How to effectively disinfect air in your healthcare facility

March 23, 2021
Forum Review: Disinfecting Your Facility: Tools of the Trade
Healthcare Purchasing News launched its 2021 Healthcare Professionals Industry Forum with the topic “Disinfecting Your Facility: Tools of the Trade” event on March 16. This virtual series features videos, live sessions and morewith industry thought leaders on the latest products, technology, and practices needed to maintain clean, healthy and safe patient care settings.

One of the Forum sessions featured Karen Hoffman, RN, MS, CIC, FAPIC, FSHEA, an infection preventionist consultant for the Vidashield UV24 from NUVO Surgical. She discussed the importance of air cleaning and disinfection in healthcare environments, regulations and standards for air quality, and the benefits of upper-room ultraviolet irradiation (UVGI) in healthcare and other settings.

Stopping airborne pathogen transmission 

An aerosolized virus can travel through air before it lands on surfaces. SARS-CoV-2, the virus that causes COVID-19, is thought to spread mainly from person-to-person through respiratory droplets. The COVID-19 pandemic has been a wakeup call of the need to be more vigilant in prevention efforts of the invisible cloud of pathogenic agents in environments. 

Each year, thousands of patients, healthcare workers and even visitors in healthcare facilities are colonized or sickened from airborne and contact transmission of infectious agents, including influenza, cold viruses, tuberculosis, and multiple antibiotic-resistant pathogens, like Methicillin-resistant Staphylococcus aureus (MRSA). Studies have found that in hospitals with air samples, on average, the air is two to eight times more contaminated than surfaces.

Air cleanliness is all about risk mitigation, and it is something healthcare facilities should constantly monitor and improve by implementing supplemental technologies as needed. The Centers for Disease Control and Prevention (CDC) has recommended adjuncts, like UVGI, to reduce viral particulates.

Meeting air quality standards

Healthcare facilities must follow federal regulatory agency requirements for air quality. These include the Centers for Medicare & Medicaid Services and the authorities having jurisdiction, who generally follow the American National Standards Institute’s American Society of Heating, Refrigerating and Air-Conditioning Engineers Standard 170-2017, Ventilation of Health Care Facilities. These standards have been adopted by the Federal Guidelines Institute for hospitals, outpatient facilities, and residential care facilities. Most facilities will follow CDC recommendations when applicable.

All of these regulatory authorities and associations recommend a layered approach to supplement areas where ventilation enhancement would mitigate risk of exposure, such as in emergency departments, intensive care units, break rooms, or patient care rooms with patients who are known or suspected to be infected with COVID-19. This care involves aerosolized-generating procedures, such as intubation and suctioning of the airway and nebulization of medications. Upper-air ultraviolet C (UVC) light systems may be recommended to be installed in communal spaces, such as in patient and waiting rooms, corridors, and break areas, to interrupt the transmission of airborne infectious agents.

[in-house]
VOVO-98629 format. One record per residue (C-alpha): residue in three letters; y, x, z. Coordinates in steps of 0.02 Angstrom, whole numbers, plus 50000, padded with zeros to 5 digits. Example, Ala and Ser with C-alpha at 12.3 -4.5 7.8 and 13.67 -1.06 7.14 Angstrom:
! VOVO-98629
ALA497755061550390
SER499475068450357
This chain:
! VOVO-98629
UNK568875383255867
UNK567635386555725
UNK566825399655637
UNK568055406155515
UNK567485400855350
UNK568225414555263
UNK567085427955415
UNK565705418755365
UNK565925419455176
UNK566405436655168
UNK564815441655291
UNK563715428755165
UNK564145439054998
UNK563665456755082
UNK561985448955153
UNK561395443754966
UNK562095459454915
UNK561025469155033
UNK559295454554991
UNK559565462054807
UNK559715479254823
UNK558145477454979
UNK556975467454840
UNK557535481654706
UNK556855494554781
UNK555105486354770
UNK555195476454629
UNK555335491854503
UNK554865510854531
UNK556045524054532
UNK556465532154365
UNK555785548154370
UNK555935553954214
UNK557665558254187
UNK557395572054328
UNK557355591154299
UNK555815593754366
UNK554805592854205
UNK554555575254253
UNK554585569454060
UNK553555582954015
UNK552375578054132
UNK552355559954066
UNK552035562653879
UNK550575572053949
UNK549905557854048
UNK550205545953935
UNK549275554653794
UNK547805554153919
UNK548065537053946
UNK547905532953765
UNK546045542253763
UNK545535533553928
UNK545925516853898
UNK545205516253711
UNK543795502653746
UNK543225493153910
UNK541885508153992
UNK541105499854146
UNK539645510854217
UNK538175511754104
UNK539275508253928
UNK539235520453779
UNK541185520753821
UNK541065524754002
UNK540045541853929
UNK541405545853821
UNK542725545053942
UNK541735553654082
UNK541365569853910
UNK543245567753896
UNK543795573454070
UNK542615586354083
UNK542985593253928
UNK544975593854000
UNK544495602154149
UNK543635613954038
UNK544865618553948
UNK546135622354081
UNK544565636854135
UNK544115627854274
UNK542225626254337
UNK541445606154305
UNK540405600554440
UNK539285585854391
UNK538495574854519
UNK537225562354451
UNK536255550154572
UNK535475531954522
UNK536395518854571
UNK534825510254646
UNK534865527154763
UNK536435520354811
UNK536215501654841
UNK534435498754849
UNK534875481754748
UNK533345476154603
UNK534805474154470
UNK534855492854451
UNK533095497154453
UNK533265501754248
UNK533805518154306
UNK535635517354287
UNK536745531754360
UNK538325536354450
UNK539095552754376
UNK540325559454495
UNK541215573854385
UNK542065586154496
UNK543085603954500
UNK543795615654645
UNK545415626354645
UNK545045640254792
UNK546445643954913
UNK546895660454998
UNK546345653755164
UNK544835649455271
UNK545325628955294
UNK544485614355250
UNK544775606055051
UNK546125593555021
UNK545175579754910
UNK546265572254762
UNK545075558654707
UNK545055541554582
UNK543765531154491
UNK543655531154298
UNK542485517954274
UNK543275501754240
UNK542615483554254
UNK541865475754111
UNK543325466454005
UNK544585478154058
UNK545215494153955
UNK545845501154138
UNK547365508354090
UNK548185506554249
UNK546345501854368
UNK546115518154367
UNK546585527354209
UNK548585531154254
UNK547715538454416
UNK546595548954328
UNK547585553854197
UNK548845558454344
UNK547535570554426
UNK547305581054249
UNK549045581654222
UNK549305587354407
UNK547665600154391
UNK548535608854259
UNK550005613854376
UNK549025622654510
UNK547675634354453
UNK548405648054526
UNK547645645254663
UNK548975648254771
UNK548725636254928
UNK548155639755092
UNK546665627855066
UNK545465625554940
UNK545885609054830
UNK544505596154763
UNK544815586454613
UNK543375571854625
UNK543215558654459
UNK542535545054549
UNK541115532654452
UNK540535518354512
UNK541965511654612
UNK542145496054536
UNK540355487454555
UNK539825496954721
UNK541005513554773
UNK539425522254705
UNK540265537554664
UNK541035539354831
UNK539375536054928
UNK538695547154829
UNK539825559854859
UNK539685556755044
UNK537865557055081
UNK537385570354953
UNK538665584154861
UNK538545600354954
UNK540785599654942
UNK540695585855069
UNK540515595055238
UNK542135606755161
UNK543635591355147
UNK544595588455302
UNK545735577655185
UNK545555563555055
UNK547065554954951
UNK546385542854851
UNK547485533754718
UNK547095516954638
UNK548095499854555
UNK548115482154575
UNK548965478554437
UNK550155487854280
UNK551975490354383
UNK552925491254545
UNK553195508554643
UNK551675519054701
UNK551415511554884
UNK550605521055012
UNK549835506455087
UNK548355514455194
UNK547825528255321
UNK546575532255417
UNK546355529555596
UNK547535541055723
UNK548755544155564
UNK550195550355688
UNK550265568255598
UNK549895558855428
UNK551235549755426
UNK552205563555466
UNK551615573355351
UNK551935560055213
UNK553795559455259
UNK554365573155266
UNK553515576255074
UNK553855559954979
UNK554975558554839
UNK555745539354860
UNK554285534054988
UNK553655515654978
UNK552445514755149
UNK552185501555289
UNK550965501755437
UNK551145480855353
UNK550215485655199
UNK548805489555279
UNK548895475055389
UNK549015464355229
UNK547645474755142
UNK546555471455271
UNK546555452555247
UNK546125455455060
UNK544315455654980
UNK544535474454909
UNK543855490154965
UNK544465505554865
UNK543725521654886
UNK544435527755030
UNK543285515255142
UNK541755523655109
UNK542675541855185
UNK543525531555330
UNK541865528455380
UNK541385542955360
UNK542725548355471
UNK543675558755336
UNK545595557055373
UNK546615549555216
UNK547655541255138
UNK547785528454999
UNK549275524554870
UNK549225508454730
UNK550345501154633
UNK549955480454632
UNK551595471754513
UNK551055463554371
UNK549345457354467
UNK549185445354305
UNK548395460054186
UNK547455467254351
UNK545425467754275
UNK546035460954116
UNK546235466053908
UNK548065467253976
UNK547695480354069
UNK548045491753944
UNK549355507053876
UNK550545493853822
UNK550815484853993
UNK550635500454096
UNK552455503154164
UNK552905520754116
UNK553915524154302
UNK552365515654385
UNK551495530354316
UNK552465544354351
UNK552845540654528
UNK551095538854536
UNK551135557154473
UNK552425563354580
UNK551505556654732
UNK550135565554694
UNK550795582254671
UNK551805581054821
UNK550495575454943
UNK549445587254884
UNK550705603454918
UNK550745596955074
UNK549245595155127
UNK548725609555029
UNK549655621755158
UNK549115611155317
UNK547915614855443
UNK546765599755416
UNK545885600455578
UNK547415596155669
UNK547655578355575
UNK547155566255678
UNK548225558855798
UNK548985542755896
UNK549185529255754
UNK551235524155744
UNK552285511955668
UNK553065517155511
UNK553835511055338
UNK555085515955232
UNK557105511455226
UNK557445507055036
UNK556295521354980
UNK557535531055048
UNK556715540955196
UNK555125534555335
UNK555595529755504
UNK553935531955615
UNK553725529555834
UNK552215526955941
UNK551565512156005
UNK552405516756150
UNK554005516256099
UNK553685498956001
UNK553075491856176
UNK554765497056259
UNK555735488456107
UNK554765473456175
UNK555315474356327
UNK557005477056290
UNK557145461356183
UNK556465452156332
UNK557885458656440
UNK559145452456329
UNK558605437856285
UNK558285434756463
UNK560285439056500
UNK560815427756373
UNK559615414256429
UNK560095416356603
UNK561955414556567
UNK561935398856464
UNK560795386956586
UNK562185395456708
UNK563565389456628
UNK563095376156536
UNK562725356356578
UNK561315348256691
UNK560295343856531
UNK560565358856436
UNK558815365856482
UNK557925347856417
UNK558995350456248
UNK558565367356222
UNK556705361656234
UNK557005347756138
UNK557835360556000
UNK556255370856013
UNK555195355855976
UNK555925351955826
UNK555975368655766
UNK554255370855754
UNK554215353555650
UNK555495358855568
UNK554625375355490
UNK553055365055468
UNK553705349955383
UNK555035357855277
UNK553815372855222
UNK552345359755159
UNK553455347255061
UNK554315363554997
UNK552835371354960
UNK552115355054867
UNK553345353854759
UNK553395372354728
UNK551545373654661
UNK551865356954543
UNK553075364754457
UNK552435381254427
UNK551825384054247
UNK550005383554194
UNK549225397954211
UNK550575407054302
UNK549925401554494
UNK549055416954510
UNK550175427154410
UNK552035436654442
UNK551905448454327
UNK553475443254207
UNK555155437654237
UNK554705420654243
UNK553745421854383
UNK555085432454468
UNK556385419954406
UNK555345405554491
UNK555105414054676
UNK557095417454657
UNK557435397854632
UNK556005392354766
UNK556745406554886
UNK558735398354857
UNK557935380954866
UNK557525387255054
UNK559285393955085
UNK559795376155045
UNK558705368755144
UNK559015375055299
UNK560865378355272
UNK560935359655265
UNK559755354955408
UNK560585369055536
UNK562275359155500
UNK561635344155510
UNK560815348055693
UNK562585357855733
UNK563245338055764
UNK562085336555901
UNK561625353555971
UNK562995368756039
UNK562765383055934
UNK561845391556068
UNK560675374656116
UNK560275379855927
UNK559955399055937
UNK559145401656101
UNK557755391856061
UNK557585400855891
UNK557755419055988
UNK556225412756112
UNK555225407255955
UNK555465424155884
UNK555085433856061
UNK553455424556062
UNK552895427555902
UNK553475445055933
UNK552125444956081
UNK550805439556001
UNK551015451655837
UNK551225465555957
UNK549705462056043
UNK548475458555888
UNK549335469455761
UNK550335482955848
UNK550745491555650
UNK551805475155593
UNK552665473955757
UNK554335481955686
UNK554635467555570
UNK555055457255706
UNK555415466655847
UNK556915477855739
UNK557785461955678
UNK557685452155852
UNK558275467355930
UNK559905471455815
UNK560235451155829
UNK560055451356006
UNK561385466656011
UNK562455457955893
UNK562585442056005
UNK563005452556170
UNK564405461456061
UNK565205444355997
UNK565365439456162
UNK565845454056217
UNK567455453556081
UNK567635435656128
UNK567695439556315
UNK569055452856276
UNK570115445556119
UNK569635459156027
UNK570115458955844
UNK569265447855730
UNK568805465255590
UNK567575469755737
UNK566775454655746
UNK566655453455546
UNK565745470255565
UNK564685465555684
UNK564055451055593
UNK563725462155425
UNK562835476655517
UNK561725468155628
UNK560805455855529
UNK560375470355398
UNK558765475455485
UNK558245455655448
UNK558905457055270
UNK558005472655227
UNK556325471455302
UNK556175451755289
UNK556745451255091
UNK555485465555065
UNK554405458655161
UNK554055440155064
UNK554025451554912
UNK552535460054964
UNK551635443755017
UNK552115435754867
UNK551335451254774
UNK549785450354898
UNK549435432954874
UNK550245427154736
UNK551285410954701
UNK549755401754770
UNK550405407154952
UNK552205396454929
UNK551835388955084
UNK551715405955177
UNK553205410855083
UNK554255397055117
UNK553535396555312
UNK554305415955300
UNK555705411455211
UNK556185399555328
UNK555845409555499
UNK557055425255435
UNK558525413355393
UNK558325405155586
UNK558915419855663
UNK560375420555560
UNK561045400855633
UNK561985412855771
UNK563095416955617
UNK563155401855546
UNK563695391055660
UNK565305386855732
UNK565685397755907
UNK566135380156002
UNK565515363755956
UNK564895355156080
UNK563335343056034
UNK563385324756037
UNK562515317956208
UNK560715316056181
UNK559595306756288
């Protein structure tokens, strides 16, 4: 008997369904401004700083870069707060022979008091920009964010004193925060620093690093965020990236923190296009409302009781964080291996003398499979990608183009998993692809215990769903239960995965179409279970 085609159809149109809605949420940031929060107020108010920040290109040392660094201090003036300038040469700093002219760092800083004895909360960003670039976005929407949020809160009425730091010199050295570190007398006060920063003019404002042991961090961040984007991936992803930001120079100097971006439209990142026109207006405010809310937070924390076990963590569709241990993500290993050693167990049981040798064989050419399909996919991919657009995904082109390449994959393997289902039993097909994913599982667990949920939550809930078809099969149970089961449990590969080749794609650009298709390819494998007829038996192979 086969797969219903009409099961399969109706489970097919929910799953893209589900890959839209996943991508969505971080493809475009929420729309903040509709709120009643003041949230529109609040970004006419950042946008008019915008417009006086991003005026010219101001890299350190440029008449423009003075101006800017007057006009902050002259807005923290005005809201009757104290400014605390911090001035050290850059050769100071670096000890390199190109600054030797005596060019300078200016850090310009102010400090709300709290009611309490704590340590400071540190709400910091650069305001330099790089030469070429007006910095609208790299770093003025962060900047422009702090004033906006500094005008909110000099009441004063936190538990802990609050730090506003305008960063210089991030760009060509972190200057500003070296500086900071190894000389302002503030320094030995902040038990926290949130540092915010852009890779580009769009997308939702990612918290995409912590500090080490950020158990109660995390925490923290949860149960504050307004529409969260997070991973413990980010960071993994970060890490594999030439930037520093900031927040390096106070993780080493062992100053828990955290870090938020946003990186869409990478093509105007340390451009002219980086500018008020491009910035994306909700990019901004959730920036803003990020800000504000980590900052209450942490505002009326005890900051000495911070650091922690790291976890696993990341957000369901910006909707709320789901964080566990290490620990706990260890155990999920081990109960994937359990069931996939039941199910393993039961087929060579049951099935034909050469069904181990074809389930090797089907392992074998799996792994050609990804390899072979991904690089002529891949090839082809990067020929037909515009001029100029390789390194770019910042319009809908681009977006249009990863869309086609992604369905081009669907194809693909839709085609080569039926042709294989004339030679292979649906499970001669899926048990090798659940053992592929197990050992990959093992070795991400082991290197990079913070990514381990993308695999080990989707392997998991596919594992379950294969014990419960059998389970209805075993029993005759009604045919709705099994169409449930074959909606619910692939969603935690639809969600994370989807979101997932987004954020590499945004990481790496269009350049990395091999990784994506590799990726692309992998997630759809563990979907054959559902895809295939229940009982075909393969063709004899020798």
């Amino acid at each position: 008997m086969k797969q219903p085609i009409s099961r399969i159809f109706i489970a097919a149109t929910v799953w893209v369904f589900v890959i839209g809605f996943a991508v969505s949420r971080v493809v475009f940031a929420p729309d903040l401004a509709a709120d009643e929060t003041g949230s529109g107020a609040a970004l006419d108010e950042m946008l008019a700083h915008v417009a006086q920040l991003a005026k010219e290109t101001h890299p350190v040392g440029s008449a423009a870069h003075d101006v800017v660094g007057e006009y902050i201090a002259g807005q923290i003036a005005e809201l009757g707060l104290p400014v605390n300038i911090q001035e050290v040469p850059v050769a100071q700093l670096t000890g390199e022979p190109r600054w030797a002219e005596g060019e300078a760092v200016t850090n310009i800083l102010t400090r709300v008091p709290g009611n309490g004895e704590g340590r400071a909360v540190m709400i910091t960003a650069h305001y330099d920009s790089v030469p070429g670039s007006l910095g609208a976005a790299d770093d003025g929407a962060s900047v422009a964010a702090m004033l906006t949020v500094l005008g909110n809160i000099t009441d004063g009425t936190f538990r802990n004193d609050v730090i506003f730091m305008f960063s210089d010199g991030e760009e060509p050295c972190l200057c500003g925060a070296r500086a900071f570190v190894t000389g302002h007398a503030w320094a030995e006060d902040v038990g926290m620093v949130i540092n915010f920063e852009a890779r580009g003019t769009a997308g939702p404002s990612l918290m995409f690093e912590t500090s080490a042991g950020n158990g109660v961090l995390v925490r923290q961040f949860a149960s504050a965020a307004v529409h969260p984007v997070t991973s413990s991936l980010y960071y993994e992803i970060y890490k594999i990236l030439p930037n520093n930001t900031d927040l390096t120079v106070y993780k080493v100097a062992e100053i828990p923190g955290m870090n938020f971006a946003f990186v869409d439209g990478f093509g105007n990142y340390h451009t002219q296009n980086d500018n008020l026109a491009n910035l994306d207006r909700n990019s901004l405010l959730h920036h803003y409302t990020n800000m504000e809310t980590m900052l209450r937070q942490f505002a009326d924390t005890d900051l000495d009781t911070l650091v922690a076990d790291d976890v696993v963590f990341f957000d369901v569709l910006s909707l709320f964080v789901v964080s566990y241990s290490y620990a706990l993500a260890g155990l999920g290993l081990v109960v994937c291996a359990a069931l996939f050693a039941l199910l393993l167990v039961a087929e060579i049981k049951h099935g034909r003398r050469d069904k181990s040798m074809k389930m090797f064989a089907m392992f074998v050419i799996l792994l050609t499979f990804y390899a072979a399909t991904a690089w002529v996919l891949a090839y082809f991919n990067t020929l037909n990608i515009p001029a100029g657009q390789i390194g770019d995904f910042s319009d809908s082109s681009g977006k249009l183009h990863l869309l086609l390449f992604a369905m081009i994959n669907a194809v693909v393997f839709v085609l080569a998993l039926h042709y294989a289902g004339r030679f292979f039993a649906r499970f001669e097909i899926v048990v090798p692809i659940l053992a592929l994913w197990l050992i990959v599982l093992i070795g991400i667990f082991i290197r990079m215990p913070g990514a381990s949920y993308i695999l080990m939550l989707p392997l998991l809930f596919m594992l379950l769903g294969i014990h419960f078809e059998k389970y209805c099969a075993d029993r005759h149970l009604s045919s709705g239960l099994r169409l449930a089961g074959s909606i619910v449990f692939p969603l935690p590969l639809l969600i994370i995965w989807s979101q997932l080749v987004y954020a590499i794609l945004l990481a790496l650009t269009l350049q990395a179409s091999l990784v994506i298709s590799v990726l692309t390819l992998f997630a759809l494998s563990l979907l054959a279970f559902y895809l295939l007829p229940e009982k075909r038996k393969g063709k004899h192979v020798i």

Adding UVGI air disinfection 

A variety of supplemental technologies can be an adjunct to clean air efforts, however, may be limiting, such as portable UVC light robots, which primarily are used for terminal cleaning, in-duct UVC systems, which primarily are used to disinfect biofilm buildup on the heating, ventilation, and air conditioning (HVAC) coils and ductwork, or portable high-efficiency particulate air (HEPA) systems, which are placed centrally in a room for disinfection.

Another supplemental solution is the Vidashield UV24 from NUVO Surgical. The Vidashield UV24 is an upper-air purification system that, because it is integrated into a ceiling light, will draw air up reducing the risk of cross transmission of bioaerosols. The system can be used with people present because the UV lamps are shielded, and the shields provide optimal air mixing.  It runs continuously 24/7/365, which eliminates accidental turnoff or blocking of the directional flow.

The system treats the air to an additional four air exchanges per hour by first traveling past a MERV 6 filter to remove large particulates, and then neutralizing 97% of bioaerosols on the first pass by destroying the DNA or a bacteria’s ability to reproduce for a volume of air equivalent to an 8’ x 10’ x 10’ room. Results have included the elimination of many types of pathogens, including viruses, bacteria, molds, and allergens, and a significant decrease in surface contamination. The system is an engineering control, which is what the Occupational Safety and Health Administration recommends as the most important measure to use by eliminating the risk of cross contamination of microbial and other pathogens.

Forum available on-demand

Visit HPN at to register for the forum and watch the March sessions on-demand.

Also plan to view the next installment in the Healthcare Professionals Industry Forum series on May 12: “Lessons Learned in Surgical Services and Critical Care.”